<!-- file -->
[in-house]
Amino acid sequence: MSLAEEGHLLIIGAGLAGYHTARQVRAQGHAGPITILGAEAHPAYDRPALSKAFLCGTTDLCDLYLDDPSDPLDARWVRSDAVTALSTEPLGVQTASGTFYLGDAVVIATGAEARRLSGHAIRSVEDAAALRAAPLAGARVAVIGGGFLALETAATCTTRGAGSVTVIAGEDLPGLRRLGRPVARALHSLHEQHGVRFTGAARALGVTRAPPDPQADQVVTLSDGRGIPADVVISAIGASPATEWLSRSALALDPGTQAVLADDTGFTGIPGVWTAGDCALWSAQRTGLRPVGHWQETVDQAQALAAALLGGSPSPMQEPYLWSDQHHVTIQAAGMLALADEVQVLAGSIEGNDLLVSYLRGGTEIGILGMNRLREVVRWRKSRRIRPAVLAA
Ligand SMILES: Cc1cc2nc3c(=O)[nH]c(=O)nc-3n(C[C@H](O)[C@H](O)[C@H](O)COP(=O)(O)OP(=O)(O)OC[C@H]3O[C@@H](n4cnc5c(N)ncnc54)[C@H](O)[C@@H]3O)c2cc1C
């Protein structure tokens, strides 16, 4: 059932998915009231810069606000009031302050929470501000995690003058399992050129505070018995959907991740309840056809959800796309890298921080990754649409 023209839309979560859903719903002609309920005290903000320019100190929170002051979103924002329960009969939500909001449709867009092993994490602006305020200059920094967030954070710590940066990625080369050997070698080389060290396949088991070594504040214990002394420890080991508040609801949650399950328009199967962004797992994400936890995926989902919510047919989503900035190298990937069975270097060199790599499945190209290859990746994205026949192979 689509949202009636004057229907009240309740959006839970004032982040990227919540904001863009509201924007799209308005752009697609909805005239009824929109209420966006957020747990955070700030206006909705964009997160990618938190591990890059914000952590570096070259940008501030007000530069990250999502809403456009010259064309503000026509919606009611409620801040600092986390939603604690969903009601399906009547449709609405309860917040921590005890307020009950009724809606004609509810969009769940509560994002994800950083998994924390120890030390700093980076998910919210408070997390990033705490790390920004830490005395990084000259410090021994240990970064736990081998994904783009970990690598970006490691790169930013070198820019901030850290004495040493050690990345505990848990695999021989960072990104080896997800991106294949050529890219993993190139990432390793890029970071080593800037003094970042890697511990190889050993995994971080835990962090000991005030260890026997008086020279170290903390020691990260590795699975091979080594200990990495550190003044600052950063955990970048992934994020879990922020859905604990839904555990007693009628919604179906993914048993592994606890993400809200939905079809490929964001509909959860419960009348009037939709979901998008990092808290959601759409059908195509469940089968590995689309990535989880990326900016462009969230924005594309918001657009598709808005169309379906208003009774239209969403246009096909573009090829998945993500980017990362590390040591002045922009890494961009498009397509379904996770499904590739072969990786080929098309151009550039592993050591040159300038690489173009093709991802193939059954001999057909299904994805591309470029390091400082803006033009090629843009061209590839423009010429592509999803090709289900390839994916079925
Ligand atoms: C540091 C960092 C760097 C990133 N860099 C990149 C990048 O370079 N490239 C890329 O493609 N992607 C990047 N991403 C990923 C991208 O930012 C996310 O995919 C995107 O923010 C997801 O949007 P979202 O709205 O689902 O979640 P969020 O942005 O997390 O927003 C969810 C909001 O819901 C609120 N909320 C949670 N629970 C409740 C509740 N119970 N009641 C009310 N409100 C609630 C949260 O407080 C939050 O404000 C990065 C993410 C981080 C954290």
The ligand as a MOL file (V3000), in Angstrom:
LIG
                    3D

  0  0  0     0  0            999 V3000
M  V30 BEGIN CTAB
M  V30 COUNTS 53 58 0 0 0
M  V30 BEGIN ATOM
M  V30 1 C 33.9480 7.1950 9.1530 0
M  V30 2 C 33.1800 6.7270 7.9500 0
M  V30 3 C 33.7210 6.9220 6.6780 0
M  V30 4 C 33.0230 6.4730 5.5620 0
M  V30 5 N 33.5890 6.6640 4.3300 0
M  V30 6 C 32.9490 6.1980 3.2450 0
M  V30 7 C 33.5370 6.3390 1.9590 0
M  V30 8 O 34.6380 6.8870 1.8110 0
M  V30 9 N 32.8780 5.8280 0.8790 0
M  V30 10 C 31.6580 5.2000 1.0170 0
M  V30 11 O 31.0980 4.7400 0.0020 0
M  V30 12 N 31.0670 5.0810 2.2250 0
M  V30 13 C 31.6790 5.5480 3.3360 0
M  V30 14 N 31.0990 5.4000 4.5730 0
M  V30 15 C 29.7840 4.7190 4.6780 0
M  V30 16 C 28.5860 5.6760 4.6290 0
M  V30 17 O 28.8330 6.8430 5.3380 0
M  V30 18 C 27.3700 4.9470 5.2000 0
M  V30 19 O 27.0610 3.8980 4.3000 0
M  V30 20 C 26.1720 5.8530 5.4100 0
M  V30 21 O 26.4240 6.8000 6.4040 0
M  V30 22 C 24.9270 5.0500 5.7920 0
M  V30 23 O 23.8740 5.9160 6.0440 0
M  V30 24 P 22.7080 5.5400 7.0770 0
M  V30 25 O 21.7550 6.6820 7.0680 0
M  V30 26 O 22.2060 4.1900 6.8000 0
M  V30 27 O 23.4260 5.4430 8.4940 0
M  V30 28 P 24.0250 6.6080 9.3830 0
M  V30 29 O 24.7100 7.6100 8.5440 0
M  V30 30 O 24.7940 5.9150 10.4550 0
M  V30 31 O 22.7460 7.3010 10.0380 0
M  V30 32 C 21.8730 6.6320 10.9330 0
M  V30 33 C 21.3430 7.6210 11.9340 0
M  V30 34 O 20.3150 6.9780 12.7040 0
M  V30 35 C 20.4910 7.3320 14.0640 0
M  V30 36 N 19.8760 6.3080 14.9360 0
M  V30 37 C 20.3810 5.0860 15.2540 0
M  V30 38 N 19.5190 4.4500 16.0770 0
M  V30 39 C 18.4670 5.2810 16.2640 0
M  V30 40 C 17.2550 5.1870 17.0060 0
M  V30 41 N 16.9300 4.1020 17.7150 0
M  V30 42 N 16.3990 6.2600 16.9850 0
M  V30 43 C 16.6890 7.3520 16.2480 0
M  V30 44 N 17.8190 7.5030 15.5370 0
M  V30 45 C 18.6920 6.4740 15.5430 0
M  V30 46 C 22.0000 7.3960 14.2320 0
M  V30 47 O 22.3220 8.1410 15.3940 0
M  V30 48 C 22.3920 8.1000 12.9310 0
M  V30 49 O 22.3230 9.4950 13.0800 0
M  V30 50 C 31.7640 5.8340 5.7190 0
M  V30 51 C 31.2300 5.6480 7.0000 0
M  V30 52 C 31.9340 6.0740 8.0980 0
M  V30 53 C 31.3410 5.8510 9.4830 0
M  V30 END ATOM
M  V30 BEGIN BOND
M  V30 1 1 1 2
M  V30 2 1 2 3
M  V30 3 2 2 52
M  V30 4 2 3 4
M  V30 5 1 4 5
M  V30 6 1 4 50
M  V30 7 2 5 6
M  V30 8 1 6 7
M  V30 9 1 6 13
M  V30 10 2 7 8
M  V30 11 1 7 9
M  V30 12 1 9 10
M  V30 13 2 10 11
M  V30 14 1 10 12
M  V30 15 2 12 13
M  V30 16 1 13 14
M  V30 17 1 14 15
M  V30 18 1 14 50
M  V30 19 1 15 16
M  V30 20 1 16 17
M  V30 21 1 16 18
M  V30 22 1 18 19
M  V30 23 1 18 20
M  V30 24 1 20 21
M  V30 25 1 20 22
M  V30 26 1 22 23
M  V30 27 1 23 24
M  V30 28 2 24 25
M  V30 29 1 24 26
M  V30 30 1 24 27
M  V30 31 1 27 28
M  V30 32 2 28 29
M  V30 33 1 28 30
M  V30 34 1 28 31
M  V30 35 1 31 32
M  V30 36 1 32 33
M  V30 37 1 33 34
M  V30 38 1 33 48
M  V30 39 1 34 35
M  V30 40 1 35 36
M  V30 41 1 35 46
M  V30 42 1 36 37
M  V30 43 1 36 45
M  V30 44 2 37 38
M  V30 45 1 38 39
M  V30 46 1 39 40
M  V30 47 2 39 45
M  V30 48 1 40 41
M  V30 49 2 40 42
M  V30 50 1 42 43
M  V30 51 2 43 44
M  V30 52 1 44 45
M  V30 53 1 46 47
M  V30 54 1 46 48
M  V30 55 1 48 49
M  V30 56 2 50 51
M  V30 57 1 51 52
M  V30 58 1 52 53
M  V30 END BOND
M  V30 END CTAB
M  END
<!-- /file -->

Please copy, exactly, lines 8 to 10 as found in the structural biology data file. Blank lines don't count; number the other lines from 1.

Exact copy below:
                    3D

  0  0  0     0  0            999 V3000
M  V30 BEGIN CTAB